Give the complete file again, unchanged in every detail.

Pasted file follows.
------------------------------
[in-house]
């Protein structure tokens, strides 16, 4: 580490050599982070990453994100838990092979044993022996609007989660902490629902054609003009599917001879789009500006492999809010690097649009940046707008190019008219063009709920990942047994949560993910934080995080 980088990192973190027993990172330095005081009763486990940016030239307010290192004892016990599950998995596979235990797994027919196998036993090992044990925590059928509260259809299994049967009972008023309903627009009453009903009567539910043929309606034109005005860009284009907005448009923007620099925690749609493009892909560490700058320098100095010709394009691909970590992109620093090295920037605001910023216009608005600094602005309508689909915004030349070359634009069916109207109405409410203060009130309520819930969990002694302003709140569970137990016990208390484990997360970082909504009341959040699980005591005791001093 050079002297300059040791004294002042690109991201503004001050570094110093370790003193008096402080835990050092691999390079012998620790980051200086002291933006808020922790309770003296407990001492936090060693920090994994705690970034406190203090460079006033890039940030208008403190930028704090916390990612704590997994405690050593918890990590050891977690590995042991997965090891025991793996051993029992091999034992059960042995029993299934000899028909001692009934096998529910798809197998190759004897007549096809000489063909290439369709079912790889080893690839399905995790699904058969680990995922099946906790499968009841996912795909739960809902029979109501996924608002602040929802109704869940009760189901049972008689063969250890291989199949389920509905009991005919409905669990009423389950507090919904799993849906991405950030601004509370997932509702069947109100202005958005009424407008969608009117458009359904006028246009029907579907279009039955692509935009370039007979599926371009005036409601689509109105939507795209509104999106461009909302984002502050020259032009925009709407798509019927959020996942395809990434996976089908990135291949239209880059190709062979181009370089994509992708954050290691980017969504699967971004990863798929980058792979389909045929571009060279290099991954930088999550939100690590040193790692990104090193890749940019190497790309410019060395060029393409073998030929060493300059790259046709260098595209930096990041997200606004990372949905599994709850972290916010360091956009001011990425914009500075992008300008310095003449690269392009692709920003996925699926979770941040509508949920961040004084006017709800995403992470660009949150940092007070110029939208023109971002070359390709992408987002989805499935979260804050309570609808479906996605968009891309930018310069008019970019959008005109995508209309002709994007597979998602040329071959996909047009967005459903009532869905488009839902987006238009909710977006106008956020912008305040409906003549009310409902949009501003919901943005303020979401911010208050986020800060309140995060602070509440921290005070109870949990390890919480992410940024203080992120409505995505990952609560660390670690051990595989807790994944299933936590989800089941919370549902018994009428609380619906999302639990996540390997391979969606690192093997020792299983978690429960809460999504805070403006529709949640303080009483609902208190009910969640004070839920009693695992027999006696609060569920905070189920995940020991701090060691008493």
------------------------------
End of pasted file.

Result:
[in-house]
């Protein structure tokens, strides 16, 4: 580490050599982070990453994100838990092979044993022996609007989660902490629902054609003009599917001879789009500006492999809010690097649009940046707008190019008219063009709920990942047994949560993910934080995080 980088990192973190027993990172330095005081009763486990940016030239307010290192004892016990599950998995596979235990797994027919196998036993090992044990925590059928509260259809299994049967009972008023309903627009009453009903009567539910043929309606034109005005860009284009907005448009923007620099925690749609493009892909560490700058320098100095010709394009691909970590992109620093090295920037605001910023216009608005600094602005309508689909915004030349070359634009069916109207109405409410203060009130309520819930969990002694302003709140569970137990016990208390484990997360970082909504009341959040699980005591005791001093 050079002297300059040791004294002042690109991201503004001050570094110093370790003193008096402080835990050092691999390079012998620790980051200086002291933006808020922790309770003296407990001492936090060693920090994994705690970034406190203090460079006033890039940030208008403190930028704090916390990612704590997994405690050593918890990590050891977690590995042991997965090891025991793996051993029992091999034992059960042995029993299934000899028909001692009934096998529910798809197998190759004897007549096809000489063909290439369709079912790889080893690839399905995790699904058969680990995922099946906790499968009841996912795909739960809902029979109501996924608002602040929802109704869940009760189901049972008689063969250890291989199949389920509905009991005919409905669990009423389950507090919904799993849906991405950030601004509370997932509702069947109100202005958005009424407008969608009117458009359904006028246009029907579907279009039955692509935009370039007979599926371009005036409601689509109105939507795209509104999106461009909302984002502050020259032009925009709407798509019927959020996942395809990434996976089908990135291949239209880059190709062979181009370089994509992708954050290691980017969504699967971004990863798929980058792979389909045929571009060279290099991954930088999550939100690590040193790692990104090193890749940019190497790309410019060395060029393409073998030929060493300059790259046709260098595209930096990041997200606004990372949905599994709850972290916010360091956009001011990425914009500075992008300008310095003449690269392009692709920003996925699926979770941040509508949920961040004084006017709800995403992470660009949150940092007070110029939208023109971002070359390709992408987002989805499935979260804050309570609808479906996605968009891309930018310069008019970019959008005109995508209309002709994007597979998602040329071959996909047009967005459903009532869905488009839902987006238009909710977006106008956020912008305040409906003549009310409902949009501003919901943005303020979401911010208050986020800060309140995060602070509440921290005070109870949990390890919480992410940024203080992120409505995505990952609560660390670690051990595989807790994944299933936590989800089941919370549902018994009428609380619906999302639990996540390997391979969606690192093997020792299983978690429960809460999504805070403006529709949640303080009483609902208190009910969640004070839920009693695992027999006696609060569920905070189920995940020991701090060691008493």